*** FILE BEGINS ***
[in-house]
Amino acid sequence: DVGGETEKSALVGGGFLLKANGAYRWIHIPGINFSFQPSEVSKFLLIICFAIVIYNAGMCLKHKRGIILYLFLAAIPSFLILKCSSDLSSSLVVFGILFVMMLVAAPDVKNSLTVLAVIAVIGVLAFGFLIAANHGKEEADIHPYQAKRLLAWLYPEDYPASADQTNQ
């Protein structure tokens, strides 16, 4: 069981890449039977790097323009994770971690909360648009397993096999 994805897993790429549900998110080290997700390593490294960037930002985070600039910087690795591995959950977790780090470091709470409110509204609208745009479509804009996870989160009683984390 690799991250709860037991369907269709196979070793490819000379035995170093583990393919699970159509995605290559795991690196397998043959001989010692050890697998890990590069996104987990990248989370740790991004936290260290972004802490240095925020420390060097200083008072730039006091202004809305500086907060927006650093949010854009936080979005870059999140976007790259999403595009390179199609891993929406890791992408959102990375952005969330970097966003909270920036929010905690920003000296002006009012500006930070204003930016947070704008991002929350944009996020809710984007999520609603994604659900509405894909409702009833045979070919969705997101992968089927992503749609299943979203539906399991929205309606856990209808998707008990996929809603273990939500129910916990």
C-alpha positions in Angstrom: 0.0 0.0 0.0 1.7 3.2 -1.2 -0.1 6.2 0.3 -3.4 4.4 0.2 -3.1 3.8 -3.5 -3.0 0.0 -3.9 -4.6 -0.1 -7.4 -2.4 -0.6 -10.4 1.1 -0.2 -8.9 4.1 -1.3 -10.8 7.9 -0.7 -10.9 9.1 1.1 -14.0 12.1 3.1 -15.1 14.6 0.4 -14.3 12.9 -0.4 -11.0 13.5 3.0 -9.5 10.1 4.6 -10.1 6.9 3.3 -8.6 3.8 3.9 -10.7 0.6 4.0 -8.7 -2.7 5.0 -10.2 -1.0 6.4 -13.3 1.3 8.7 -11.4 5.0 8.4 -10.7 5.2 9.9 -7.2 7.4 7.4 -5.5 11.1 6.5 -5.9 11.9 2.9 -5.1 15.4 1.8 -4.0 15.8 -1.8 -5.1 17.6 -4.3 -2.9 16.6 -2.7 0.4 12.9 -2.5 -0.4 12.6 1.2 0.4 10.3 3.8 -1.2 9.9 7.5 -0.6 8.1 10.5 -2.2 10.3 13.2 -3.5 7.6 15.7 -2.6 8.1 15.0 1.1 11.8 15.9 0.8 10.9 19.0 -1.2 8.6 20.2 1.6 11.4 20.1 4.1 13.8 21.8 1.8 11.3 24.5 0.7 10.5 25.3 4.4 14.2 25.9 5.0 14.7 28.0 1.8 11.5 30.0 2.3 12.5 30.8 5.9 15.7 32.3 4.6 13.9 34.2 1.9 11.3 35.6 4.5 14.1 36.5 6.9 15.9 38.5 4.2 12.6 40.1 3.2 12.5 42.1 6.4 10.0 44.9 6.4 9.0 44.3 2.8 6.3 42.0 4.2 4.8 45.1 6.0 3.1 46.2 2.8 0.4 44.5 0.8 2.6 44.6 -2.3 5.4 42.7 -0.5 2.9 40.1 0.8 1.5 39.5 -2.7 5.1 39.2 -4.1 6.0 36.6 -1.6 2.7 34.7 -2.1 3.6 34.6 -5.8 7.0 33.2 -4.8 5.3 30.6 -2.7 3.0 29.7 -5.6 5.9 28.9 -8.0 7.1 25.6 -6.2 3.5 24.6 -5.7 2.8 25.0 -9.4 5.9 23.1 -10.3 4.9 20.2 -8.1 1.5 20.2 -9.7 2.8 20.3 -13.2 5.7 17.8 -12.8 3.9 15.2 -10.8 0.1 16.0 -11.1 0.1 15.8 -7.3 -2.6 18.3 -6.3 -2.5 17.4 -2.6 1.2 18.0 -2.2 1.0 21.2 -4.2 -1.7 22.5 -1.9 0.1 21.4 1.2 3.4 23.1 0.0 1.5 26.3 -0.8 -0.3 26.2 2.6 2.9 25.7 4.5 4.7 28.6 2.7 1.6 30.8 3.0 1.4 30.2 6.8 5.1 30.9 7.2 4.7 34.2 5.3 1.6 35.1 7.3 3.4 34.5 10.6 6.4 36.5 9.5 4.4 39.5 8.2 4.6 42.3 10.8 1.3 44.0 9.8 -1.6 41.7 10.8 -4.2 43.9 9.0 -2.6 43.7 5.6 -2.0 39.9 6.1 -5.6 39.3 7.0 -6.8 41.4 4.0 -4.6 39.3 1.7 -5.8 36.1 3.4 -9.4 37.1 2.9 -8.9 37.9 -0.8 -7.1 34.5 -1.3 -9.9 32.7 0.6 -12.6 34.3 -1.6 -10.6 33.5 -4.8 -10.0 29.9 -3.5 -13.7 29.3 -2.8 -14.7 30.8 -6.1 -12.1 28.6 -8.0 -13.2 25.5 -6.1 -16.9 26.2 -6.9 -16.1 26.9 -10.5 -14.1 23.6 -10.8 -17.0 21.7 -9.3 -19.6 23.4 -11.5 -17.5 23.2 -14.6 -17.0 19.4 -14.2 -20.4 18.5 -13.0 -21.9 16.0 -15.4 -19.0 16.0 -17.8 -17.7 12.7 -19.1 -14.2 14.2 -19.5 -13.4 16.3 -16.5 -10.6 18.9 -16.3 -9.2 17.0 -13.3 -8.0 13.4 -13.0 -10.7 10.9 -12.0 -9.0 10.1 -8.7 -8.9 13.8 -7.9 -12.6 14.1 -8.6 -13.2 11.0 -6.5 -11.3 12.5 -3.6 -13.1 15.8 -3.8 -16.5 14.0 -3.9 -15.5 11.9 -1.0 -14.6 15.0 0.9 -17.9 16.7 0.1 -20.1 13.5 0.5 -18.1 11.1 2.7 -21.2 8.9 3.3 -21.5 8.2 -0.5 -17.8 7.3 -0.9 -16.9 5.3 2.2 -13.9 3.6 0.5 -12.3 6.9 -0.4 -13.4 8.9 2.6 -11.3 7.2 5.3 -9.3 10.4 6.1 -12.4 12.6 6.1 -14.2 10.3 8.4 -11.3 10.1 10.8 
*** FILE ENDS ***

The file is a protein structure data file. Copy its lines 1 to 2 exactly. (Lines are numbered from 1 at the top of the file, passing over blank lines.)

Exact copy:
[in-house]
Amino acid sequence: DVGGETEKSALVGGGFLLKANGAYRWIHIPGINFSFQPSEVSKFLLIICFAIVIYNAGMCLKHKRGIILYLFLAAIPSFLILKCSSDLSSSLVVFGILFVMMLVAAPDVKNSLTVLAVIAVIGVLAFGFLIAANHGKEEADIHPYQAKRLLAWLYPEDYPASADQTNQ